When I lived in Cambodia I saw a lot of people without hands, or feet, and some without eyes. There are over 40,000 people in Cambodia with at least one amputated limb because of the land mines placed in the countryside by Lon Nol and his Khmer Rouge, and other regimes too. It is estimated that there are between four and six million more mines and other unexploded ordinance in Cambodia which means there will be more amputations in the future, and more deaths.

I looked for Jesus in Cambodia, and wondered what he would do if he were there. In my mind, I could not imagine Jesus healing anybody. I wanted to think that he would. I prayed about it, and I said, “Jesus, you would heal them, wouldn’t you?” But, I began to realize that I was imposing my own ideas about what a human body should look like, and that’s not right. The people I knew who didn’t have the same parts as me were perfectly well. It is those of us without spiritual hands, those of us who refuse to explore new ideas, to reach out to those who are not like us who need to be healed.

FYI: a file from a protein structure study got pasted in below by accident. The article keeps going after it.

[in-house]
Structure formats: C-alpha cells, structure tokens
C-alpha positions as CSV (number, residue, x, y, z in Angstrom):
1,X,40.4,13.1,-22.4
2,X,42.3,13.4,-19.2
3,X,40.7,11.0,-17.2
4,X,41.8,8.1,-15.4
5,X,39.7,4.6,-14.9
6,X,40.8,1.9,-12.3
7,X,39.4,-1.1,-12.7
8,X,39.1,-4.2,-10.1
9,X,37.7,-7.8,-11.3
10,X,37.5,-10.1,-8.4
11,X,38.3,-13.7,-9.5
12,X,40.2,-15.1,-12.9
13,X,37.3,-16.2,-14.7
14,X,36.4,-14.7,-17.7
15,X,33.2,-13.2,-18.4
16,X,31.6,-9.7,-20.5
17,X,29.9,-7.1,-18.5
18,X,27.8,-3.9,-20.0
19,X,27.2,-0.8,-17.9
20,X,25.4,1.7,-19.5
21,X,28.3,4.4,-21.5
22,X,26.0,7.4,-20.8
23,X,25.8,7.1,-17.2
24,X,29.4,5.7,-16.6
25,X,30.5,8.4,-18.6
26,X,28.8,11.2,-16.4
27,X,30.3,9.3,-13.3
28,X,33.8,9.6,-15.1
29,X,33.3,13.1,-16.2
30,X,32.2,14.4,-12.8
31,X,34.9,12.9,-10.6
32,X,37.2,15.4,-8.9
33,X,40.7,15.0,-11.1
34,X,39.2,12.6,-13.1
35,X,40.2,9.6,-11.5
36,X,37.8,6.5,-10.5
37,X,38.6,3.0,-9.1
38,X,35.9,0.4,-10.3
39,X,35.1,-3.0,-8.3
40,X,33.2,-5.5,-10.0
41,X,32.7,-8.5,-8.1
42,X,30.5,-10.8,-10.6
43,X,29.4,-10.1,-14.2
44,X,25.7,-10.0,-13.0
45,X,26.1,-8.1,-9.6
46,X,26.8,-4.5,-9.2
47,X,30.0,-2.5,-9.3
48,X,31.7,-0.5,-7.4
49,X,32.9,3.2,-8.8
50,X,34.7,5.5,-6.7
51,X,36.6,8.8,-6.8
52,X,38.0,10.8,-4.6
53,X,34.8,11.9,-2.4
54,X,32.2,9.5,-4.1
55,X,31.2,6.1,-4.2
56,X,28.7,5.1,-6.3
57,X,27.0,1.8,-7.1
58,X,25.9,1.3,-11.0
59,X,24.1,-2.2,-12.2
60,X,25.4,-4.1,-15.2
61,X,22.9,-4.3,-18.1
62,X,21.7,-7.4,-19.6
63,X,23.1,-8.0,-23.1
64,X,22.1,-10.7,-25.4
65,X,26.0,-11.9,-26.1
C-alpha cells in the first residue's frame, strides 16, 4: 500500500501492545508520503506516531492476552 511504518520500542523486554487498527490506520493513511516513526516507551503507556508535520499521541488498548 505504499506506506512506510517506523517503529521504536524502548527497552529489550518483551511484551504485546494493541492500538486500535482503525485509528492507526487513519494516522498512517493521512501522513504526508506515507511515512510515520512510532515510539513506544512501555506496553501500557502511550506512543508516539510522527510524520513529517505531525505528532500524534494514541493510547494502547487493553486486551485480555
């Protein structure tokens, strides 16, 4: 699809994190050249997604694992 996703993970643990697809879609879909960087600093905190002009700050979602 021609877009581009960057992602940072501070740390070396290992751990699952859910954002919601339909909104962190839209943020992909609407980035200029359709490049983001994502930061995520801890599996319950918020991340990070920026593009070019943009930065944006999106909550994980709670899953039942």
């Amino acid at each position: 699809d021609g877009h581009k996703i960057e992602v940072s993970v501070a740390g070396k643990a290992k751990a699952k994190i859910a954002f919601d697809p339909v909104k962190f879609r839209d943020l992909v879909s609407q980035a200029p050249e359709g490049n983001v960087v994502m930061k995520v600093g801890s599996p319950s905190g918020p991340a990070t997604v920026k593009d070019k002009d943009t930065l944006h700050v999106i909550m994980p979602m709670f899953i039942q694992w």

If you have physical hands, feet, and eyes, how are you using them to build the kingdom of God?

What do you need to cut off from your life to release your spiritual hands?

Who can you reach out to? How can you pray? What will you do in God’s kingdom today?

Where will you go? What new ideas have you kept on the back burner of your mind? What has been too challenging to address? Is there some spiritual territory you need to walk across? Be brave. You can do it!

Can you see it? Can you see the reign of God breaking in to ordinary time and space? Can you find the unmet need? Can you find the unloved, the wounded?

That’s what this passage is about. Don’t get caught up in the hyperbole. Get caught up in God! Use whatever hands, feet, and eyes you’ve got. Cut out everything that keeps you from using them.

Linda “Lindy” McMillan lives in ShangHai, China.

Image: Photo by Linda McMillan. A man who has had his hand amputated as a result of a land mine detonation plays in a band. Near The Bayon Temple, Angkor Thom, outside of Siem Reap, Cambodia. 2009.